19 June 2015

Austrian Interior Minister, Johanna Mikl-Leitner, has recently issued a document instructing civil servants dealing with asylum requests to stop processing new cases, including family reunification cases. New asylum claims will be registered, but no further processing will take place unless they can be returned to another EU country under the Dublin Regulation, whose implementation is to be prioritised. Simultaneously, relevant departments were instructed to focus on deportation and return for rejected asylum seekers. The legal justification offered is that it is a temporary situation guided by the circumstances of the current situation, and despite the suspension, cases will still be processed within ‘a reasonable time’.

Mikl-Leitner indicated that the move was aimed at putting pressure on other EU countries to take greater responsibility for asylum applicants by adopting fixed quotas, in support of the European Commission’s recent proposal, and timed it to take place just ahead of a meeting of interior ministers on 16 June to discuss this issue. She explained that these measures were taken to reduce the attractiveness of Austria for refugees, given that its average processing time for asylum claims of four months, made it one of the fastest countries in the EU: as she described it, the ‘Austria asylum express’. This decision comes at a time where statistics indicate that asylum applications in Austria, in line with the EU-wide trend, are at a record high with an almost 160% increase in applications from January-April 2015 as compared to last year.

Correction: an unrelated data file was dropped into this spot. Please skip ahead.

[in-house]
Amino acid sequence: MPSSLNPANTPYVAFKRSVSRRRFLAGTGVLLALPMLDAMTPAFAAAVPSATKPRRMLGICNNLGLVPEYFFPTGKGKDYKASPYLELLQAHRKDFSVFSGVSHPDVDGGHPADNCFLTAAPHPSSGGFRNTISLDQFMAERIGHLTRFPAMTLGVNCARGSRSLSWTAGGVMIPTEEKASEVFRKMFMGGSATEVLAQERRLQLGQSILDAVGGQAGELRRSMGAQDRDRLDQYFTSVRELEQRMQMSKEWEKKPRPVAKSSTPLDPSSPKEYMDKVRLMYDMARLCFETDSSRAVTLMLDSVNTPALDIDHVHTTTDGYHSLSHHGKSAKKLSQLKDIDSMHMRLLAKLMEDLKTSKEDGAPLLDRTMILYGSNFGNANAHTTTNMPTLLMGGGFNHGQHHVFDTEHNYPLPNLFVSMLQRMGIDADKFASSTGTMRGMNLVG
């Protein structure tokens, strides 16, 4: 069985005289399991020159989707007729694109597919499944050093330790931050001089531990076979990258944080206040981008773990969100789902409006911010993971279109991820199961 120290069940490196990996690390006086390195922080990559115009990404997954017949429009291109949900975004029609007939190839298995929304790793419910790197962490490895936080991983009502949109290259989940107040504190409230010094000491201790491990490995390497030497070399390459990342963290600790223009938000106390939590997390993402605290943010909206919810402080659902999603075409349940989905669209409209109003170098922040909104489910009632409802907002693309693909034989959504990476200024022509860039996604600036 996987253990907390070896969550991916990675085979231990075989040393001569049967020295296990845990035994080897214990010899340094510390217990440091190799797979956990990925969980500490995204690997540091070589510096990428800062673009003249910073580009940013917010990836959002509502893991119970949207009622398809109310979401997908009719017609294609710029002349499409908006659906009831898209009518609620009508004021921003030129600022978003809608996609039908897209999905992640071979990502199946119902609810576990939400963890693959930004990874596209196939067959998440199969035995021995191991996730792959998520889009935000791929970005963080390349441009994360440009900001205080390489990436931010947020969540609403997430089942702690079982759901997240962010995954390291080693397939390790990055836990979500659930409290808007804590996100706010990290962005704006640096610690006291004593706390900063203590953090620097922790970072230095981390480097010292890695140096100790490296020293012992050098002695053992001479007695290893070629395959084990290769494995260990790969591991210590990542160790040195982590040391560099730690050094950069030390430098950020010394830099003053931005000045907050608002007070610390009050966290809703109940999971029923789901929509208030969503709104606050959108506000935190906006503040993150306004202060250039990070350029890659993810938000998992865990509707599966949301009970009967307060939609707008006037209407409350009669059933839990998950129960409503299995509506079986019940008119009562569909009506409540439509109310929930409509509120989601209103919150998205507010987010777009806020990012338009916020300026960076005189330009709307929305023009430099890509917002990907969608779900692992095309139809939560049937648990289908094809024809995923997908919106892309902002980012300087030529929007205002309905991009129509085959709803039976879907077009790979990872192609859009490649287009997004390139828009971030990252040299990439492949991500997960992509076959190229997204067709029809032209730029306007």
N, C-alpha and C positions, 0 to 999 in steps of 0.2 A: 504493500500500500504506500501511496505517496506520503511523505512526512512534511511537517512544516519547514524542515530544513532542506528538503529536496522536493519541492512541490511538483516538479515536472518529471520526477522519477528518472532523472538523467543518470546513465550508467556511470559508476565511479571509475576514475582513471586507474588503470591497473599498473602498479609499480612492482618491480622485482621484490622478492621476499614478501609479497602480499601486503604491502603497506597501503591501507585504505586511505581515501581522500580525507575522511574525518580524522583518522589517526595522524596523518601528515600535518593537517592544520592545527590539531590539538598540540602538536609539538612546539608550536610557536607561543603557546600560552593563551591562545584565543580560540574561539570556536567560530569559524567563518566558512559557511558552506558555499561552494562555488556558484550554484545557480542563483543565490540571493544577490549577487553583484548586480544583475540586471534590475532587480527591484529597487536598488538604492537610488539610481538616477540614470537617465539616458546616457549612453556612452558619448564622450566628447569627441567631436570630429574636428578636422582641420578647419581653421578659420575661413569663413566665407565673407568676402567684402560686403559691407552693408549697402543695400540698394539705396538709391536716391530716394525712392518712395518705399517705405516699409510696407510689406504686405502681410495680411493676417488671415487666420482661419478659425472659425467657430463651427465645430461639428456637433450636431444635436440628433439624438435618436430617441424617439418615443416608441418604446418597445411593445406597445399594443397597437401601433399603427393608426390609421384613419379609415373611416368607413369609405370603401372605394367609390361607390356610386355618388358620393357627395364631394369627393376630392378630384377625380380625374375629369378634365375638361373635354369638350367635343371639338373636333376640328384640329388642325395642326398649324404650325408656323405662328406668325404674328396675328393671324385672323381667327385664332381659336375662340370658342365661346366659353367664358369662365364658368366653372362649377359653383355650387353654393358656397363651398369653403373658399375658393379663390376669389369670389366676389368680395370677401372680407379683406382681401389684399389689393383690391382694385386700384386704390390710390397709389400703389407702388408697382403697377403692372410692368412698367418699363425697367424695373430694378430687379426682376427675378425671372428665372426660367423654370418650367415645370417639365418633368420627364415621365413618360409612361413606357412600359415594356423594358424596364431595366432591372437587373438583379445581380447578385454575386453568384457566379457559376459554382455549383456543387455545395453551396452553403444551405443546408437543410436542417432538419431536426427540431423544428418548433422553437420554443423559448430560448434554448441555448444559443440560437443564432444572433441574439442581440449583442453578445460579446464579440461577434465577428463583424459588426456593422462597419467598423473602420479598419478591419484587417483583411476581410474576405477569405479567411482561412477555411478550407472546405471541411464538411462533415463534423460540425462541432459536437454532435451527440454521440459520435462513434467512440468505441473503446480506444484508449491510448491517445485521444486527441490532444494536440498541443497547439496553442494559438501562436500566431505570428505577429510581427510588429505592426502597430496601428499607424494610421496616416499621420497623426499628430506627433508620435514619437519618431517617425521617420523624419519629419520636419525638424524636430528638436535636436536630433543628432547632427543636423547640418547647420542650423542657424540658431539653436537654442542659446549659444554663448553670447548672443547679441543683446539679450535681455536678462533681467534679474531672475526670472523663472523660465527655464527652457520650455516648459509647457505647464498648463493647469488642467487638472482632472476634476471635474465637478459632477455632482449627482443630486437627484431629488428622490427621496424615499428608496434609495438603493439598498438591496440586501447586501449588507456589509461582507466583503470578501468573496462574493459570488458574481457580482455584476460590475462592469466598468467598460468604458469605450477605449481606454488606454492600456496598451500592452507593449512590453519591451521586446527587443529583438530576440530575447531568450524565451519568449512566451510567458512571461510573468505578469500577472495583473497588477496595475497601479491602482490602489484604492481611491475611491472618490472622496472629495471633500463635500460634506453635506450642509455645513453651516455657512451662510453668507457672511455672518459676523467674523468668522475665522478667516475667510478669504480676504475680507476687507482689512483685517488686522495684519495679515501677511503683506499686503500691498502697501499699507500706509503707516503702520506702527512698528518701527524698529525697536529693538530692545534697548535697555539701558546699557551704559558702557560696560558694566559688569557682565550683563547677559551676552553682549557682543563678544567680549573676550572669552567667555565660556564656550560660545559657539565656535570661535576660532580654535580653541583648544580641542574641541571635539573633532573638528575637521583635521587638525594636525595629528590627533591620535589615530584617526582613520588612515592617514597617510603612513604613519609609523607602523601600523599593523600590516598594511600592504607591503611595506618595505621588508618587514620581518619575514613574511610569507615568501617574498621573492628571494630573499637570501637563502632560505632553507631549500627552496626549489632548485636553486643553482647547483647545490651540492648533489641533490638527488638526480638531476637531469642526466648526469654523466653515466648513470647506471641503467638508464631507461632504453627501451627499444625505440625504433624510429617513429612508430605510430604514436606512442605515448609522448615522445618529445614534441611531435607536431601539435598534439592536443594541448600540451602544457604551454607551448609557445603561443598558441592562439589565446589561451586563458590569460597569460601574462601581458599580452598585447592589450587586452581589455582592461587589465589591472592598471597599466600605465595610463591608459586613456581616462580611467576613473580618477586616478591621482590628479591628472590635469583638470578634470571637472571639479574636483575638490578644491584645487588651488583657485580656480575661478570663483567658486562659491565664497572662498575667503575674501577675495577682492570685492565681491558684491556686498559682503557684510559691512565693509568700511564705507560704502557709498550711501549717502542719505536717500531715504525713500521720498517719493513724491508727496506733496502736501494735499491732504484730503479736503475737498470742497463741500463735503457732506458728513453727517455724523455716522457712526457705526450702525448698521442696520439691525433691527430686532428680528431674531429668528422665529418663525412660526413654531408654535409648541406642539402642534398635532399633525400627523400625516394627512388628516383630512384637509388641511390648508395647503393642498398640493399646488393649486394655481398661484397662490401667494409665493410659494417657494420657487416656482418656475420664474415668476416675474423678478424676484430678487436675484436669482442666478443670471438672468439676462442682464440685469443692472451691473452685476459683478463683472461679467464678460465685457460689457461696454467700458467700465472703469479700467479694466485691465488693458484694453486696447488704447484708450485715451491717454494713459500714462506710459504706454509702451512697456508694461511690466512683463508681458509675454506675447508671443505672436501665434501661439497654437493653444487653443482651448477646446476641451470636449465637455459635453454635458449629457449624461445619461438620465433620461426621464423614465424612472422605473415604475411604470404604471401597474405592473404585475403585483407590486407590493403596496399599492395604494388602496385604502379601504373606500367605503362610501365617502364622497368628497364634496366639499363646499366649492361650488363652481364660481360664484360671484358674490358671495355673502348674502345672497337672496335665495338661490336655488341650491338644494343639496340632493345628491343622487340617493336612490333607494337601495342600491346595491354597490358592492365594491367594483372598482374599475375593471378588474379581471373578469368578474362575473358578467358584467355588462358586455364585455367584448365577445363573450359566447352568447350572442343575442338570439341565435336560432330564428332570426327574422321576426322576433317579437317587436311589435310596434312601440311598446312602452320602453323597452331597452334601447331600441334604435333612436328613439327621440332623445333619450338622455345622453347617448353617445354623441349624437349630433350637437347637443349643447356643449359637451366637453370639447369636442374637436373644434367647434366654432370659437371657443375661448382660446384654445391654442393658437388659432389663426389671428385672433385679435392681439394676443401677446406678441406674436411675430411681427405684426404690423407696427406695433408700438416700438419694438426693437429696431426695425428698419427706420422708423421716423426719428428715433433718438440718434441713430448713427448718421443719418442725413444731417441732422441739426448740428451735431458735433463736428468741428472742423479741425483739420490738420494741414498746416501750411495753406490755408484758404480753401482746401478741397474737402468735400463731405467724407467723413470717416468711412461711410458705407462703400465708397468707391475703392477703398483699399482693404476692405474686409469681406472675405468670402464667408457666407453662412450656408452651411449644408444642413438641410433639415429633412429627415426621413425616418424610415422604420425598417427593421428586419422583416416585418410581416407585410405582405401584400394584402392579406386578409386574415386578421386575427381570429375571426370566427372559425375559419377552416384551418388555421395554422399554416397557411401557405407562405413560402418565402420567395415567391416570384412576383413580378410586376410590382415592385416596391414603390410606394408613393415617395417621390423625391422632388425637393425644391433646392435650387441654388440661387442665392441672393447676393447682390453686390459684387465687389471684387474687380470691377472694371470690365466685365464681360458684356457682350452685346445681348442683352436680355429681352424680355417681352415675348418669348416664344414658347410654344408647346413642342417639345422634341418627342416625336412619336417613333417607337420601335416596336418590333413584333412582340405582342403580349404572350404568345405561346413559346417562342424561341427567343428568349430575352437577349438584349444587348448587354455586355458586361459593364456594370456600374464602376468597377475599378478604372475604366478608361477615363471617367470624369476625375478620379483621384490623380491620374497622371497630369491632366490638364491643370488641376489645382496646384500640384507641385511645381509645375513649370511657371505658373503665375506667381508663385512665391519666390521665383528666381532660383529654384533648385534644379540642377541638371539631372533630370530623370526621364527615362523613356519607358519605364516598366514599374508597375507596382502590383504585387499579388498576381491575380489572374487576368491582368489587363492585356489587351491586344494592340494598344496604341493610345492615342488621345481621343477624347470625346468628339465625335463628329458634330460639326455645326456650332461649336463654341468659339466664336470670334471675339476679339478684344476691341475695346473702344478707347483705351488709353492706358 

Opposition politicians in Austria condemned the move, accusing Mikl-Leitner of ‘abuse of office’, with the Greens doubting its legality, along with the Socialist Youth party calling for it to be annulled. Others called for her resignation.

ECRE member, Asylkoordination, criticises this as a kneejerk reaction. It dismisses the idea of Austria’s ‘fast processing times’ as improbable, given that Austrian migration authorities have not published statistical evidence to back this up for one and a half years. According to the organisation’s experience, asylum claims in Austria often take longer than the 6 months provided for in law, with considerable delays even for unaccompanied minors and Syrian nationals. It predicts that these measures will also strain Austria’s provision of reception conditions.

Nils Muiznieks, Commissioner for Human Rights, also commented via Twitter that Austria’s decision was the wrong response to a lack of European solidarity, adding that human rights obligations cannot be waived.

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This article originally appeared in the ECRE Weekly Bulletin of 19 June 2015. You can subscribe to the Weekly Bulletin here.